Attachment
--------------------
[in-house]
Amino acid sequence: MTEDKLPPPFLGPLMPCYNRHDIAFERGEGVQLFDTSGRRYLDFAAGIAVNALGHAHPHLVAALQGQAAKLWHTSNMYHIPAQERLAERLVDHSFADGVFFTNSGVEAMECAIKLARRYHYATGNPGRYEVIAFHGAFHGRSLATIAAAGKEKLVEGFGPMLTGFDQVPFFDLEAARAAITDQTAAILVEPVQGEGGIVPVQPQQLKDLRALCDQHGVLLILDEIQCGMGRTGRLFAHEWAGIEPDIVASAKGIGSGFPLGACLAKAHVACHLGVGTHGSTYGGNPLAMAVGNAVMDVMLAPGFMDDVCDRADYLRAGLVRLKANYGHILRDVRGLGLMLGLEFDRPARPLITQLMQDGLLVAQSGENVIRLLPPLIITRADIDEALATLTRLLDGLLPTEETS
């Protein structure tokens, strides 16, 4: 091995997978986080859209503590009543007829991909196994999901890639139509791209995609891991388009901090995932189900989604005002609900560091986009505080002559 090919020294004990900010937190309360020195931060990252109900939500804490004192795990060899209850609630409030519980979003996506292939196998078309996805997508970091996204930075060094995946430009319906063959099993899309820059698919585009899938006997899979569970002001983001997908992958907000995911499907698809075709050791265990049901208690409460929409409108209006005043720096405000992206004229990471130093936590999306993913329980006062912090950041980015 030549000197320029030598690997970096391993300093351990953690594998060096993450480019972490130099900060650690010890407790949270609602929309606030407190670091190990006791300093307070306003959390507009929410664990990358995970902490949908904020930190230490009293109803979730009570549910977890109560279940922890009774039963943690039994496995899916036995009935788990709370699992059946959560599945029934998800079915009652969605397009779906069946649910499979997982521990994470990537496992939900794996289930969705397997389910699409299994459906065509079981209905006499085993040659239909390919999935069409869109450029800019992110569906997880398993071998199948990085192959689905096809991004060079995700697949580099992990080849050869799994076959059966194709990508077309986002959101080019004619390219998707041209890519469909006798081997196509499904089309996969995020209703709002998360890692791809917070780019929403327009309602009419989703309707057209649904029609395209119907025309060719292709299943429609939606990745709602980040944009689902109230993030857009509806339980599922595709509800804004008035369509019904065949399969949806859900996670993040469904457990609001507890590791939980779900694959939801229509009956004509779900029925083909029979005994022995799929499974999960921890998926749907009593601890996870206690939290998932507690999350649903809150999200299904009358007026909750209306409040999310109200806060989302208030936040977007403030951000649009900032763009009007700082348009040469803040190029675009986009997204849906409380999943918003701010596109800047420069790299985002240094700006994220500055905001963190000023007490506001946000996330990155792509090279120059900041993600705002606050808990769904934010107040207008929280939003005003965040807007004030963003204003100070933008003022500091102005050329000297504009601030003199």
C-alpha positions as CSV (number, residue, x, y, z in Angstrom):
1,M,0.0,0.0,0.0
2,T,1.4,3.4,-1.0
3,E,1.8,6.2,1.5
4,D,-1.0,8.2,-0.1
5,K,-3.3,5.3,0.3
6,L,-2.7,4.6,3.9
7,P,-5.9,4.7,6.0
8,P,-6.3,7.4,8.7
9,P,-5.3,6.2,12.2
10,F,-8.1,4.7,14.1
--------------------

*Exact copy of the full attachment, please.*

[in-house]
Amino acid sequence: MTEDKLPPPFLGPLMPCYNRHDIAFERGEGVQLFDTSGRRYLDFAAGIAVNALGHAHPHLVAALQGQAAKLWHTSNMYHIPAQERLAERLVDHSFADGVFFTNSGVEAMECAIKLARRYHYATGNPGRYEVIAFHGAFHGRSLATIAAAGKEKLVEGFGPMLTGFDQVPFFDLEAARAAITDQTAAILVEPVQGEGGIVPVQPQQLKDLRALCDQHGVLLILDEIQCGMGRTGRLFAHEWAGIEPDIVASAKGIGSGFPLGACLAKAHVACHLGVGTHGSTYGGNPLAMAVGNAVMDVMLAPGFMDDVCDRADYLRAGLVRLKANYGHILRDVRGLGLMLGLEFDRPARPLITQLMQDGLLVAQSGENVIRLLPPLIITRADIDEALATLTRLLDGLLPTEETS
């Protein structure tokens, strides 16, 4: 091995997978986080859209503590009543007829991909196994999901890639139509791209995609891991388009901090995932189900989604005002609900560091986009505080002559 090919020294004990900010937190309360020195931060990252109900939500804490004192795990060899209850609630409030519980979003996506292939196998078309996805997508970091996204930075060094995946430009319906063959099993899309820059698919585009899938006997899979569970002001983001997908992958907000995911499907698809075709050791265990049901208690409460929409409108209006005043720096405000992206004229990471130093936590999306993913329980006062912090950041980015 030549000197320029030598690997970096391993300093351990953690594998060096993450480019972490130099900060650690010890407790949270609602929309606030407190670091190990006791300093307070306003959390507009929410664990990358995970902490949908904020930190230490009293109803979730009570549910977890109560279940922890009774039963943690039994496995899916036995009935788990709370699992059946959560599945029934998800079915009652969605397009779906069946649910499979997982521990994470990537496992939900794996289930969705397997389910699409299994459906065509079981209905006499085993040659239909390919999935069409869109450029800019992110569906997880398993071998199948990085192959689905096809991004060079995700697949580099992990080849050869799994076959059966194709990508077309986002959101080019004619390219998707041209890519469909006798081997196509499904089309996969995020209703709002998360890692791809917070780019929403327009309602009419989703309707057209649904029609395209119907025309060719292709299943429609939606990745709602980040944009689902109230993030857009509806339980599922595709509800804004008035369509019904065949399969949806859900996670993040469904457990609001507890590791939980779900694959939801229509009956004509779900029925083909029979005994022995799929499974999960921890998926749907009593601890996870206690939290998932507690999350649903809150999200299904009358007026909750209306409040999310109200806060989302208030936040977007403030951000649009900032763009009007700082348009040469803040190029675009986009997204849906409380999943918003701010596109800047420069790299985002240094700006994220500055905001963190000023007490506001946000996330990155792509090279120059900041993600705002606050808990769904934010107040207008929280939003005003965040807007004030963003204003100070933008003022500091102005050329000297504009601030003199």
C-alpha positions as CSV (number, residue, x, y, z in Angstrom):
1,M,0.0,0.0,0.0
2,T,1.4,3.4,-1.0
3,E,1.8,6.2,1.5
4,D,-1.0,8.2,-0.1
5,K,-3.3,5.3,0.3
6,L,-2.7,4.6,3.9
7,P,-5.9,4.7,6.0
8,P,-6.3,7.4,8.7
9,P,-5.3,6.2,12.2
10,F,-8.1,4.7,14.1